kiss (feet)

The Greek that is translated as “kissing his feet” and “kiss my feet” in these verses in English is translated in Medumba as “massaged his feet,” as people do to show reverence to a chief, especially when imploring his protection or forgiveness.

See also kiss.


The Hebrew and the Greek that is usually directly translated as “kiss” in English is translated more indirectly in other languages because kissing is deemed as inappropriate, is not a custom at all, or is not customary in the particular context (see the English translation of J.B. Phillips, 1960 in Rom. 16:16: “Give each other a hearty handshake”). Here are some examples:

  • Pökoot: “greet warmly” (“kissing in public, certainly between men, is absolutely unacceptable in Pökoot.”) (Source: Gerrit van Steenbergen)
  • Chamula Tzotzil, Ixcatlán Mazatec, Tojolabal: “greet each other warmly” or “hug with feeling” (source: Robert Bascom)
  • Afar: “gaba tittal ucuya” (“give hands to each other”) (Afar kiss each other’s hands in greeting) (source: Loren Bliese)
  • Roviana: “welcome one another joyfully”
  • Cheke Holo: “Love each other in the way-joined-together that is holy” (esp. in Rom. 16:16) or “greet with love” (esp. 1Thess. 5:26 and 1Pet. 5.14)
  • Pitjantjatjara: “And when you meet/join up with others of Jesus’ relatives hug and kiss them [footnote], for you are each a relative of the other through Jesus.” Footnote: “This was their custom in that place to hug and kiss one another in happiness. Maybe when we see another relative of Jesus we shake hands and rejoice.” (esp. Rom. 16:16) (source for this and two above: Carl Gross)
  • Balanta-Kentohe and Mandinka: “touch cheek” or “cheek-touching” (“sumbu” in Malinka)
  • Mende: “embrace” (“greet one another with the kiss of love”: “greet one another and embrace one another to show that you love one another”) (source for this and two above: Rob Koops)
  • Gen: “embrace affectionately” (source: John Ellington)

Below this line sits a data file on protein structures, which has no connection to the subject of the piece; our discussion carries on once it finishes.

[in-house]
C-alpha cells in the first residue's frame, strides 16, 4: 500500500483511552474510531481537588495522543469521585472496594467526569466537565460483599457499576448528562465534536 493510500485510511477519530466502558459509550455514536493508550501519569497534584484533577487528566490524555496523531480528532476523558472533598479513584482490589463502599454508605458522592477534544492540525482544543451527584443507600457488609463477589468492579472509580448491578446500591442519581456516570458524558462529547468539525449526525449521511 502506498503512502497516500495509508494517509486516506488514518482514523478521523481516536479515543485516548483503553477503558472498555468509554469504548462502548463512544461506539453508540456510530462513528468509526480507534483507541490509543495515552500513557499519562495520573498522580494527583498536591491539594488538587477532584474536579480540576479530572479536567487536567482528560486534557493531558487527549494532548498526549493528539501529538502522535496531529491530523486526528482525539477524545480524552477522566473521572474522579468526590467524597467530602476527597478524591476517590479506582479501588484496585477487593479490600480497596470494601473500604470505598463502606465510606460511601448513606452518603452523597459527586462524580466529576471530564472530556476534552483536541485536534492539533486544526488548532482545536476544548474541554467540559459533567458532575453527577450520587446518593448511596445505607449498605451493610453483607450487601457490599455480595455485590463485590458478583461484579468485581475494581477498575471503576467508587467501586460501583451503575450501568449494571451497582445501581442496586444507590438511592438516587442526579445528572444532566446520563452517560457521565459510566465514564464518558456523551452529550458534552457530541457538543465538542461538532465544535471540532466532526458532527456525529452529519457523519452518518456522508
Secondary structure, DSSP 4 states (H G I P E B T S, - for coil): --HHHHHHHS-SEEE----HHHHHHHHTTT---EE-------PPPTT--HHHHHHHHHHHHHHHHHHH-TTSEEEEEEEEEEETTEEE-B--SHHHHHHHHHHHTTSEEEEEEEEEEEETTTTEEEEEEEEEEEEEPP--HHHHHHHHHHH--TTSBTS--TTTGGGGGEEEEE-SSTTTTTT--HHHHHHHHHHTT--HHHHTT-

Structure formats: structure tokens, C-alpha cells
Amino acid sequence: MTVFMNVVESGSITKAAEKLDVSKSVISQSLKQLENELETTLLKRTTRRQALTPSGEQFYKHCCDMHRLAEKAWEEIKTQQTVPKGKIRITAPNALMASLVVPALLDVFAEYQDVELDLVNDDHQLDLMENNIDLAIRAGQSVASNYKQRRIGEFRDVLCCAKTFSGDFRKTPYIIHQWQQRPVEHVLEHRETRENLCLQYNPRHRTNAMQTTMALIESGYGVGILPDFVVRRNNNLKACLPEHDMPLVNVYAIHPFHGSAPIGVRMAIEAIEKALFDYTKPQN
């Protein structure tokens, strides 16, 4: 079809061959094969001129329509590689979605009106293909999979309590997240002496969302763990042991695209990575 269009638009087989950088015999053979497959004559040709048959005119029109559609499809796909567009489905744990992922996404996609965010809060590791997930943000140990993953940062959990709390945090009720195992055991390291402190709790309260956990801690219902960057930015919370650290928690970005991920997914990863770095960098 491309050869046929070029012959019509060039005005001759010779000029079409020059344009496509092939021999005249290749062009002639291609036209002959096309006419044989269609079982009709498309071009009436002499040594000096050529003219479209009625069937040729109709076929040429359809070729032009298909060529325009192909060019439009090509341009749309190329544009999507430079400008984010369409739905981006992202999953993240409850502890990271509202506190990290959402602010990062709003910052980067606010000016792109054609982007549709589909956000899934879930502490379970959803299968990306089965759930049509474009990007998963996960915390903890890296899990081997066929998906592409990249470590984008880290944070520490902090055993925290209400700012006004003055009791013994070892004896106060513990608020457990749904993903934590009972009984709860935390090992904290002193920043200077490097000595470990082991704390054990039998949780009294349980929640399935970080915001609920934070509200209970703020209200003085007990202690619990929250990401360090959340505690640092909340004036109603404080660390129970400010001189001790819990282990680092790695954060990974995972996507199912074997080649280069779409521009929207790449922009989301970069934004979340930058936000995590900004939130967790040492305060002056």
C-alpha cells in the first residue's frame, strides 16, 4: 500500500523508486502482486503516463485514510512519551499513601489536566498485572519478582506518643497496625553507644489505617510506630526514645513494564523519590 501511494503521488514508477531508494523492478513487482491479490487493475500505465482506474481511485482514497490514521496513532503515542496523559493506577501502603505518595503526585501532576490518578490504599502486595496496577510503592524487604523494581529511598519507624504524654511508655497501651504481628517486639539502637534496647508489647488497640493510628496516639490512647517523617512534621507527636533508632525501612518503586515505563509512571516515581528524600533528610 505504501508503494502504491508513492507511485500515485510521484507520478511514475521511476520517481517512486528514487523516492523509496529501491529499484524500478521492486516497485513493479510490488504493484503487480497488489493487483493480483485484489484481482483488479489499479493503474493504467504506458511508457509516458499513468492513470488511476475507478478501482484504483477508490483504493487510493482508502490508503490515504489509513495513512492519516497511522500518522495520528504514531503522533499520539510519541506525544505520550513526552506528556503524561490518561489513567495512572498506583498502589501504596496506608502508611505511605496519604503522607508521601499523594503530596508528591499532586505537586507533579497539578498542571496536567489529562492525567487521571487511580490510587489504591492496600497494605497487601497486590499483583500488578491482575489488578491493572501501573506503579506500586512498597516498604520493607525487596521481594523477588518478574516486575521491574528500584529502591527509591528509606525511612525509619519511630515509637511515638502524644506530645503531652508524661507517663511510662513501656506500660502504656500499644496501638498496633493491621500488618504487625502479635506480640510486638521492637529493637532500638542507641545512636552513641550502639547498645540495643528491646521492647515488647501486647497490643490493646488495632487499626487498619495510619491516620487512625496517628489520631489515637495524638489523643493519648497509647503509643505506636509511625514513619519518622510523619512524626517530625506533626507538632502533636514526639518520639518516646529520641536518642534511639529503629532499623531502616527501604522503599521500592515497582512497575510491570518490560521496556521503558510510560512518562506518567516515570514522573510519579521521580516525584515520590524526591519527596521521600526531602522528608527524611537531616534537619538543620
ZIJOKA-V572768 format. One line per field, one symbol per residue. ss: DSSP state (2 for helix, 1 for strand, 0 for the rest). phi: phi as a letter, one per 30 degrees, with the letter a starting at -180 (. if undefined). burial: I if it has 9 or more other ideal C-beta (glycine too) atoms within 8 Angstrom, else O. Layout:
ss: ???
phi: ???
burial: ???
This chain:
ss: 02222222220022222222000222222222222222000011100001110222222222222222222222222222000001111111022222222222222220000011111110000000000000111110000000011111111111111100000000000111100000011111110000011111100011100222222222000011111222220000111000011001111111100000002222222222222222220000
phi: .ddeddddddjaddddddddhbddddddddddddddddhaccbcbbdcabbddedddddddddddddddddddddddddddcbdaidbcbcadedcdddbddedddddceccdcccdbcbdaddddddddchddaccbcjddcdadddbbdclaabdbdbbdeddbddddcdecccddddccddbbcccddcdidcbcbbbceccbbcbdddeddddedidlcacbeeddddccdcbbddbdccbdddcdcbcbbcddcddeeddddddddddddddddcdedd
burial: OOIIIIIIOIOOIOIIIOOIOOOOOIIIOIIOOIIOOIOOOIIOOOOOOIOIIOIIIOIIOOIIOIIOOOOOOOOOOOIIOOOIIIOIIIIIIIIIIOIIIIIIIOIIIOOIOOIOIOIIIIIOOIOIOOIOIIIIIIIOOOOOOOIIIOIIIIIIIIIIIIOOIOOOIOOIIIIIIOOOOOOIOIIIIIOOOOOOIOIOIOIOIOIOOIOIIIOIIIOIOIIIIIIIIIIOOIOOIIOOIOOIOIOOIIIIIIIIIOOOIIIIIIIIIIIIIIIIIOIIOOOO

• Kachin: “holy and pure customary greetings” (source: Gam Seng Shae)
  • Kahua: “smell” (source: David Clark) (also in Ekari and Kekchí, source: Reiling / Swellengrebel)
  • Nyanja: “to suck” (“habit and term a novelty amongst the young and more or less westernized people, the traditional term for greeting a friend after a long absence being, ‘to clap in the hands and laugh happily'”)
  • Medumba: “suck the cheek” (“a novelty, the traditional term being ‘to embrace.'”)
  • Shona (version of 1966): “to hug”
  • Balinese: “to caress” (source for this and three above: Reiling / Swellengrebel)

hold my lot

The Hebrew that is translated as “you hold my lot” or “you support my lot” in English is rendered in Medumba as “you guard the back of me,” “that is to say my posterior from my head to my heels. The predominant idea in this expression is one of protection, while continuing action is indicated by the verb ‘to keep.'”

Source: Jan de Waard in The Bible Translator 1969, p. 143ff.

the wicked are snared in the work of their own hands

The Hebrew that is translated as something like “the wicked are snared in the work of their own hands” in English is rendered in Medumba as “the works of the hands of the wicked man throw him into the pit” (“‘To throw into the pit’ is a figure of speech for ‘betraying’, ‘condemning’, and the pit symbolizes a difficult situation from which there appears to be no way out.”)

Source: Jan de Waard in The Bible Translator 1969, p. 143ff.

throw filth on you

The Hebrew that is translated as “I will throw filth on you” in English (referring to the treatment of a prostitute) is rendered in Medumba with the existing expression “throw filth (ashes) at one’s back.” (“This is the way in which ‘children’ — but there is of course no age limit! — are punished by parents for having violated the existing order or some particular — sexual or non-sexual — taboo. However, at the same time, the expression ‘throw ashes at one’s back’ has entered the language in a figurative way, having the extended meaning of ‘making someone ridiculous.’ In fact, both components of punishment and making ridiculous are present here.”)

Source: Jan de Waard in The Bible Translator 1971, p. 146ff.